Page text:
The Triad cities are Winston-Salem, Greensboro, and High Point, which are mostly contained in Guilford and Forsyth counties. (High Point has small extensions into Davidson and Randolph counties). It is not quite possible to fit both Guilford and Forsyth counties in a single district together, but there is no good excuse for cracking Guilford into three pieces and dividing the Triad between four different districts. Guilford is small enough to fit inside a single Congressional district!
The fact that the 10th district has two partial counties in a line extending outwards, and that the 12th district is only connected by a partial county, are also major red flags. Whole counties that are only connected in a linear fashion are a warning sign; when districts connect a linear chain of pieces involving partial counties in the middle, bypassing the rest of the closer county, this is clear proof of gerrymandering.
The northeastern districts
First, I’ll note the very obvious fact that the division of Onslow County is decidedly non-convex, and it could easily have been done in a convex way. This is a minor issue, however. It’s also worth noting that past districts corresponding to the new 1st and 2nd districts have been the subject of multiple lawsuits on the topic of racial gerrymandering; this is an area of the state that is home to a large African-American population.
What’s more interesting is the second district has several odd protrusions — stretching westward along the northern border in a line of three counties in a row, poking into the middle of the first district, and swinging around Pitt County in order to get all the way to Goldsboro in Wayne County.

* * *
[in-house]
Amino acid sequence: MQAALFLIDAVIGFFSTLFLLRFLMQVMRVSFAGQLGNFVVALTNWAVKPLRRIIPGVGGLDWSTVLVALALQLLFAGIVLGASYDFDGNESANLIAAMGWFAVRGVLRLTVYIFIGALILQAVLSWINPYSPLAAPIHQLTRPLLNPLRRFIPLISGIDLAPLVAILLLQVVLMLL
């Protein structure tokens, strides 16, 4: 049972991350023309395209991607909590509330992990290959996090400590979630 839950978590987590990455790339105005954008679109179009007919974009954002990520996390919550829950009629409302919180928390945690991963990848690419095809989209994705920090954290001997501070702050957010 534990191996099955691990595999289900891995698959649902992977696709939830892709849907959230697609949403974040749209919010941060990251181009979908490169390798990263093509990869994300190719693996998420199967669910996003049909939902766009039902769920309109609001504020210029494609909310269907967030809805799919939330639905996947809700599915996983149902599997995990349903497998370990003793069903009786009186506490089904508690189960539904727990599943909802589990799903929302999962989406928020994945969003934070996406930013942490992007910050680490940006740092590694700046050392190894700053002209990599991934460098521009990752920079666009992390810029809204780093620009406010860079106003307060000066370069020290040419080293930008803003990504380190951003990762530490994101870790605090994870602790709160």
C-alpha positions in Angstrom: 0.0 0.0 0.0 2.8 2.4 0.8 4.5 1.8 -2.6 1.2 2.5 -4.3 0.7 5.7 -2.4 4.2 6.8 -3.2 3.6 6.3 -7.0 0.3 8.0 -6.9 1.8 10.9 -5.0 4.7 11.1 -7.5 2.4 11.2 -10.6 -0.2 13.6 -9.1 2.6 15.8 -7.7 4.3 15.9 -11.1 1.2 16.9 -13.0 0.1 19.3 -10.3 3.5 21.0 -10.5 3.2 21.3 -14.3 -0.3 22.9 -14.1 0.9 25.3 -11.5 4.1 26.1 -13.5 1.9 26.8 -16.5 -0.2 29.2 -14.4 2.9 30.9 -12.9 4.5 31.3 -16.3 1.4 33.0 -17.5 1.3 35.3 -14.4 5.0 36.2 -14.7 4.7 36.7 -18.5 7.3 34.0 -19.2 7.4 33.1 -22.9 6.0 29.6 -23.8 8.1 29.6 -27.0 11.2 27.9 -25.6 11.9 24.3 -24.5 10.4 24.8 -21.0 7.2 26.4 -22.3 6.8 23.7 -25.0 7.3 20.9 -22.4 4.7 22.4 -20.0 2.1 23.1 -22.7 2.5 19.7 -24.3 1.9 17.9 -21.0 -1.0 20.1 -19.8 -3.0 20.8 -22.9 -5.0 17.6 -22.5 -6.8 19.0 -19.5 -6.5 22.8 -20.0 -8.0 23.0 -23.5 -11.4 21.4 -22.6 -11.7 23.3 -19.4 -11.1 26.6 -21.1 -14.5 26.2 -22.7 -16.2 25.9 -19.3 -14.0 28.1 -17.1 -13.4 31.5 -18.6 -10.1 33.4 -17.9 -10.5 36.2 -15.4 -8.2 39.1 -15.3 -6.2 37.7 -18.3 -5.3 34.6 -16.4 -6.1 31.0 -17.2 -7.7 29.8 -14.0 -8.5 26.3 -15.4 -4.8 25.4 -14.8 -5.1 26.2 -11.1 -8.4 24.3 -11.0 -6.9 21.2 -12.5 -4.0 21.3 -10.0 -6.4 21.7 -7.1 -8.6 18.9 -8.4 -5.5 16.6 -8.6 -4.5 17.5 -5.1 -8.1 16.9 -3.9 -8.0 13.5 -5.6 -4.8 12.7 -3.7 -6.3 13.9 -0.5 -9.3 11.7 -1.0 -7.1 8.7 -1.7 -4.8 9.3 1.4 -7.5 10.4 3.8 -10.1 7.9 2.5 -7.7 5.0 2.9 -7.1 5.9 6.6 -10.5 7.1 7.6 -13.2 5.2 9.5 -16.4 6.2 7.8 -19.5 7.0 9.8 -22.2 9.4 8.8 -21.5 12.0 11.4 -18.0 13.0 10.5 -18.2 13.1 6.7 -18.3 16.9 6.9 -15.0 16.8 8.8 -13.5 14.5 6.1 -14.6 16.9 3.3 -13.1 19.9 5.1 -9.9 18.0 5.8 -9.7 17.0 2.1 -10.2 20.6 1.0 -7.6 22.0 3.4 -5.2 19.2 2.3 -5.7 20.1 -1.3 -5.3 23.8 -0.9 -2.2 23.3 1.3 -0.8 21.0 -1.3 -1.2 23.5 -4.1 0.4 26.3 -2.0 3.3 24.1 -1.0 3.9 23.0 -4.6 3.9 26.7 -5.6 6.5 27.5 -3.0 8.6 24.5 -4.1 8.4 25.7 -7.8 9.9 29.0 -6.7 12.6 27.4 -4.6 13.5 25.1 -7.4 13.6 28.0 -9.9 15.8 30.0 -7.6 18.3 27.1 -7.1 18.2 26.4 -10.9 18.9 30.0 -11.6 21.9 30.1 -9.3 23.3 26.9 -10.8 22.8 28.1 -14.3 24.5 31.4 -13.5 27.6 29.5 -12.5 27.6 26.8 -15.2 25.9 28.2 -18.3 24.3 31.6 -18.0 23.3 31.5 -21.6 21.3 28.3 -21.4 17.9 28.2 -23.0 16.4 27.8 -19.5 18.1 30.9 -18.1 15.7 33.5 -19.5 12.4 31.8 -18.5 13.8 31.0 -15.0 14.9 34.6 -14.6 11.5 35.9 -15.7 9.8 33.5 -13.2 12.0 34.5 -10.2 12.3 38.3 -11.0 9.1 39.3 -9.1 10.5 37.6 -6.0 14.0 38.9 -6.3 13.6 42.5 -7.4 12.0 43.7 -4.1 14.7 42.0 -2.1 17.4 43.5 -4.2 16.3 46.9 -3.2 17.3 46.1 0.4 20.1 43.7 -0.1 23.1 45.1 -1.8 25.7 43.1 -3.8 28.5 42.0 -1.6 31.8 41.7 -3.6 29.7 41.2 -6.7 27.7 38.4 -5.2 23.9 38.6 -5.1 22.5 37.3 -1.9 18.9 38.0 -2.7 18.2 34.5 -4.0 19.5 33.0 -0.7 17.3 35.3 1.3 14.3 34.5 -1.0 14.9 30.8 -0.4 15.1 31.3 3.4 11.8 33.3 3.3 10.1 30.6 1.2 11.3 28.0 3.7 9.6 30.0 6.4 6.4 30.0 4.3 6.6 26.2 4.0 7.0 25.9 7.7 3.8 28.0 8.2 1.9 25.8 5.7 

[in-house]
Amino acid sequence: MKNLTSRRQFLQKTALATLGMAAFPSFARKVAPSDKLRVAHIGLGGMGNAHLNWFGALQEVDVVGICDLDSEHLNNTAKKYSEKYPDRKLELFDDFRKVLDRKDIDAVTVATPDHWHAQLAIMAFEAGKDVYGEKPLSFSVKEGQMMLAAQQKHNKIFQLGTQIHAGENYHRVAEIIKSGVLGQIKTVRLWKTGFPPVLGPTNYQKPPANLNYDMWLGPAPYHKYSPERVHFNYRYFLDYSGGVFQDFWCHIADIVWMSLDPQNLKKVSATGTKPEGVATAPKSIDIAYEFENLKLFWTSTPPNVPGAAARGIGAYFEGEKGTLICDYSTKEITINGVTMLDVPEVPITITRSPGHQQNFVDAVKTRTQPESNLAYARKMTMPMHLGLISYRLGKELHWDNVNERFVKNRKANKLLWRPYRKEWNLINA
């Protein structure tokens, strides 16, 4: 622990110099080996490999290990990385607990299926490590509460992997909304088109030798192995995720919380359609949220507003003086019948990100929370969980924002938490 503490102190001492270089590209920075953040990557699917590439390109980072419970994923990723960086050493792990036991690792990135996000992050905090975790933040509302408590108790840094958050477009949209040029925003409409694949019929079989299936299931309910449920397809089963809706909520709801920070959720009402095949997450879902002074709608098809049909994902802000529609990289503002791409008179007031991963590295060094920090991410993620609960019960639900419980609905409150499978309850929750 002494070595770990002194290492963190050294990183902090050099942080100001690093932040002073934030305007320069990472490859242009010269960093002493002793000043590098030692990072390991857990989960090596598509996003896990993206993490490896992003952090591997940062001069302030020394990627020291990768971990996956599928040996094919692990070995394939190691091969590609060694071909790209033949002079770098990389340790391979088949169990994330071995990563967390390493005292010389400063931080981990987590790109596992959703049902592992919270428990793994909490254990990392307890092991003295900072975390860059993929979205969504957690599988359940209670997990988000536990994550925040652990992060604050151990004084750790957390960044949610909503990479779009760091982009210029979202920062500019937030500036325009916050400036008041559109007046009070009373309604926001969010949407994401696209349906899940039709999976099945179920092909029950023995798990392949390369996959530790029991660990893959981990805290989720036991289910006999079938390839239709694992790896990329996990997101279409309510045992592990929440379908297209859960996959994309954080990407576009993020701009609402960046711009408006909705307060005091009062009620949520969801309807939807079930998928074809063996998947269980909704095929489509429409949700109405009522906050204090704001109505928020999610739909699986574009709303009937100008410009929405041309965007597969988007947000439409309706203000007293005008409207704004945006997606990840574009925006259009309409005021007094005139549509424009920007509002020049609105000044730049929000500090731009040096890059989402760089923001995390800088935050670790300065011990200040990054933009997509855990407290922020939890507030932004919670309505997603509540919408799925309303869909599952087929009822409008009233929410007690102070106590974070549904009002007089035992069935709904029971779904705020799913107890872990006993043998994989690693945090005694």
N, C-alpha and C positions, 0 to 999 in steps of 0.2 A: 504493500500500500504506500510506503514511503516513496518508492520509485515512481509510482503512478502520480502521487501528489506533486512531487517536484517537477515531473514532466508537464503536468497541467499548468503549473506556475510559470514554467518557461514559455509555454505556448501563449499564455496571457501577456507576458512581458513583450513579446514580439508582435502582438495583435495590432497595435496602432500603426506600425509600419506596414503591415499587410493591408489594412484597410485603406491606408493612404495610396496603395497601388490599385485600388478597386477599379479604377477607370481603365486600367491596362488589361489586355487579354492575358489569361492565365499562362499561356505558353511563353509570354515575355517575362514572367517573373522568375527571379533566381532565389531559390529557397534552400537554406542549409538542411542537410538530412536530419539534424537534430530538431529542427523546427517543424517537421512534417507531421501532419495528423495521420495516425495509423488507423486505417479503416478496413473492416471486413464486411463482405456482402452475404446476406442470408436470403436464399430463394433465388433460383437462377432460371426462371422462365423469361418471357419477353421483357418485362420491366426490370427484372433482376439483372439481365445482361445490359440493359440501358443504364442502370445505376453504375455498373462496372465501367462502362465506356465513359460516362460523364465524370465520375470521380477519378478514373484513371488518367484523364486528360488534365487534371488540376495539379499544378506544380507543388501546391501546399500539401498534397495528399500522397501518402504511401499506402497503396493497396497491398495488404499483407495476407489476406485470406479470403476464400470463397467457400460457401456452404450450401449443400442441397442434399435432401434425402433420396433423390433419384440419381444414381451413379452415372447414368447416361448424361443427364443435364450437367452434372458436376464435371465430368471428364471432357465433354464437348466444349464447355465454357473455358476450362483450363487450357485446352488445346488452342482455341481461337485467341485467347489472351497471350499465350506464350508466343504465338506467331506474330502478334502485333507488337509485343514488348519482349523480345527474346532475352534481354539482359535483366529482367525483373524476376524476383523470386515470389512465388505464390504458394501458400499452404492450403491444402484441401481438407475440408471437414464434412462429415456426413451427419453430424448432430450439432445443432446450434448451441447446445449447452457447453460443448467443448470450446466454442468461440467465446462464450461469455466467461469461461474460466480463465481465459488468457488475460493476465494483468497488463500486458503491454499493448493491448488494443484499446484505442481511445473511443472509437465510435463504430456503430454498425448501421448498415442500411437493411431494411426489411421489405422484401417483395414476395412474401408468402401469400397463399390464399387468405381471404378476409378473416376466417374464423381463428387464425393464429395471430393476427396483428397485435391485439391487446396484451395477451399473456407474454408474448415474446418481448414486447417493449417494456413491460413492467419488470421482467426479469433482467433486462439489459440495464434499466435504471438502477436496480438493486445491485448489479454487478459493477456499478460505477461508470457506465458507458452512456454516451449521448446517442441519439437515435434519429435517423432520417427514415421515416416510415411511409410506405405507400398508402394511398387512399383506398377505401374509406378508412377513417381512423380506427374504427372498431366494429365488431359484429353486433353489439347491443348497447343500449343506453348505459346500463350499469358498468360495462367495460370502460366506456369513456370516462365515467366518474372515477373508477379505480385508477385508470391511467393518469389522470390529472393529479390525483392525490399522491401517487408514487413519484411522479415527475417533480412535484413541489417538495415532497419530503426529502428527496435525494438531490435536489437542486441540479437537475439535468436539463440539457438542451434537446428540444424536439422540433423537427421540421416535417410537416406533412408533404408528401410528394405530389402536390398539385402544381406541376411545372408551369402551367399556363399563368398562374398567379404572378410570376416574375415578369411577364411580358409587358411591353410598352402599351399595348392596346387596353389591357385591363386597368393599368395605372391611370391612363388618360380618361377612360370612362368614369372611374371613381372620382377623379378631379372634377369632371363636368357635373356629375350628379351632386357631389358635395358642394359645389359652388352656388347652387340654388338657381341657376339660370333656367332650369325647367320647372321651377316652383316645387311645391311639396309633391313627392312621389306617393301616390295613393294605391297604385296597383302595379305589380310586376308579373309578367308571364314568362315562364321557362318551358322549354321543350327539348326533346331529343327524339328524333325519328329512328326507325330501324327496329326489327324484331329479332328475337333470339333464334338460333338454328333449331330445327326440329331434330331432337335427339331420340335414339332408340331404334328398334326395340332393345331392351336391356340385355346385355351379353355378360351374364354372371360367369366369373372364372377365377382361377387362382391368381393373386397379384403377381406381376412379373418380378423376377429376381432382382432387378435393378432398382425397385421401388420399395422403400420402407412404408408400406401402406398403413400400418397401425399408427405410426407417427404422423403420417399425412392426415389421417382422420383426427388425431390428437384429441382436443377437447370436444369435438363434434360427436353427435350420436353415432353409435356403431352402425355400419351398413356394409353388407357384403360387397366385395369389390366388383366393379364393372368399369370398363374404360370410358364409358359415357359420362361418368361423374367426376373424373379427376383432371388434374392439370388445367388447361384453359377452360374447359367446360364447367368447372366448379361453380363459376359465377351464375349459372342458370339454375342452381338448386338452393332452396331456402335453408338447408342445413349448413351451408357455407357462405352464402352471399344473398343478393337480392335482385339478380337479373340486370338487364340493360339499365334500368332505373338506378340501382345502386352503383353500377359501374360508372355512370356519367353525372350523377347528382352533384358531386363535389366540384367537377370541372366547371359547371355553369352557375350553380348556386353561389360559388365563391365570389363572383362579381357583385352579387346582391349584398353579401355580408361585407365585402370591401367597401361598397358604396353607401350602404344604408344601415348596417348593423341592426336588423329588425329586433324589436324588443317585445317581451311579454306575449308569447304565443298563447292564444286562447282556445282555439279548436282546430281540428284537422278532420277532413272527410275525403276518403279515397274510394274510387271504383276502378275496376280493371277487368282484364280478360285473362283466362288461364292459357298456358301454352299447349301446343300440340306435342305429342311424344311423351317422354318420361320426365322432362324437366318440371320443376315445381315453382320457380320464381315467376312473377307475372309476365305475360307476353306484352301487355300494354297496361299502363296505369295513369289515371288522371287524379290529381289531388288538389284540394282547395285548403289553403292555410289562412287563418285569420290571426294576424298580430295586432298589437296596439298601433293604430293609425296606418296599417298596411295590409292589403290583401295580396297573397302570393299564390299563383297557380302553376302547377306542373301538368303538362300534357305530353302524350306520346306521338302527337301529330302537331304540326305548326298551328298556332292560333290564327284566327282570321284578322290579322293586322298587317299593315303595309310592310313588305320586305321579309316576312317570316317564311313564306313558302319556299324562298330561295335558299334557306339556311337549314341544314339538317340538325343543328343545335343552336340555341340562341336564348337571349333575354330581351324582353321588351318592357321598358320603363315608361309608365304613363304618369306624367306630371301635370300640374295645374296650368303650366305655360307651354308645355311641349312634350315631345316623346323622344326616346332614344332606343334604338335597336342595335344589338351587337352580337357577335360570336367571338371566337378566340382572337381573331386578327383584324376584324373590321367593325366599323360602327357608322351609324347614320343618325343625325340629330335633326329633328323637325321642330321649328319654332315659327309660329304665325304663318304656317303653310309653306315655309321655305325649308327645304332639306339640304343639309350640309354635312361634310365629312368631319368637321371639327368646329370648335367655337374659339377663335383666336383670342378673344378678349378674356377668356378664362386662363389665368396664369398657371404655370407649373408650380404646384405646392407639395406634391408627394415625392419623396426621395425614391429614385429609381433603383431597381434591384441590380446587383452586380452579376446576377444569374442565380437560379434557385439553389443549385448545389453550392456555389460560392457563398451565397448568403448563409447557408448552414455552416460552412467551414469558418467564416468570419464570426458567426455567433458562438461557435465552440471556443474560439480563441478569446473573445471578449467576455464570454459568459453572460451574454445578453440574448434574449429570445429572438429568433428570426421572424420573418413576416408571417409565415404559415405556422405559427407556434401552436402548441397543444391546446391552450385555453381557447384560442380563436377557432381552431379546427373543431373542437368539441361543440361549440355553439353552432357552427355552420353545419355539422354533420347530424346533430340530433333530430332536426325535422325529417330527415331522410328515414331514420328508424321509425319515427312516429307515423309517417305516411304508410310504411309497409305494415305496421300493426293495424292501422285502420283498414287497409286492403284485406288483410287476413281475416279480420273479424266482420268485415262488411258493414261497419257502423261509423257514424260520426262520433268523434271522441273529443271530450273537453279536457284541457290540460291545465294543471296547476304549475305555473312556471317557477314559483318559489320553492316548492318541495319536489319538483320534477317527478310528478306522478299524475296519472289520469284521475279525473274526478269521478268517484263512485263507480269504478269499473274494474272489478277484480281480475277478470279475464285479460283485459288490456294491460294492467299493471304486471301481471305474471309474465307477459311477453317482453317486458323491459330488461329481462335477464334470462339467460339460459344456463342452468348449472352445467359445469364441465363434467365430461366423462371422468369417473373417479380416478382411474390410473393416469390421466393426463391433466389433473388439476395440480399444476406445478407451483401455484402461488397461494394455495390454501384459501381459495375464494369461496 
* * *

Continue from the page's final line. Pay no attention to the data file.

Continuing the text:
The Charlotte area and the Triad are obviously cracked. The Triangle, by contrast, is obviously packed, with the 6th district consisting of Chapel Hill, Durham, and Cary being designed to concentrate the Triangle’s highly educated (and very liberal) population into a single very safe district.
There are two red flags here. First is the fact that Wake County is divided into three parts is an immediate red flag. Wake County’s population merits dividing the county into two parts; it does not merit dividing the county into three parts. Second, the 7th district contains no less than four partial counties, sprawling from Thomasville in Davidson County to Morrisville in Wake County.
Like every other congressional map drawn for North Carolina in my lifetime, the latest North Carolina district map is an obvious gerrymander. This is readily apparent without looking at the map from a partisan perspective or estimating likely partisan balance; it is obvious in the structure of the districts themselves.
Most notably, this district map unnecessarily cracks the three largest counties in North Carolina into three pieces each. Similarly to the previous congressional map, it contains some characteristically linear districts that connect distant populations and bypass closer counties while doing so.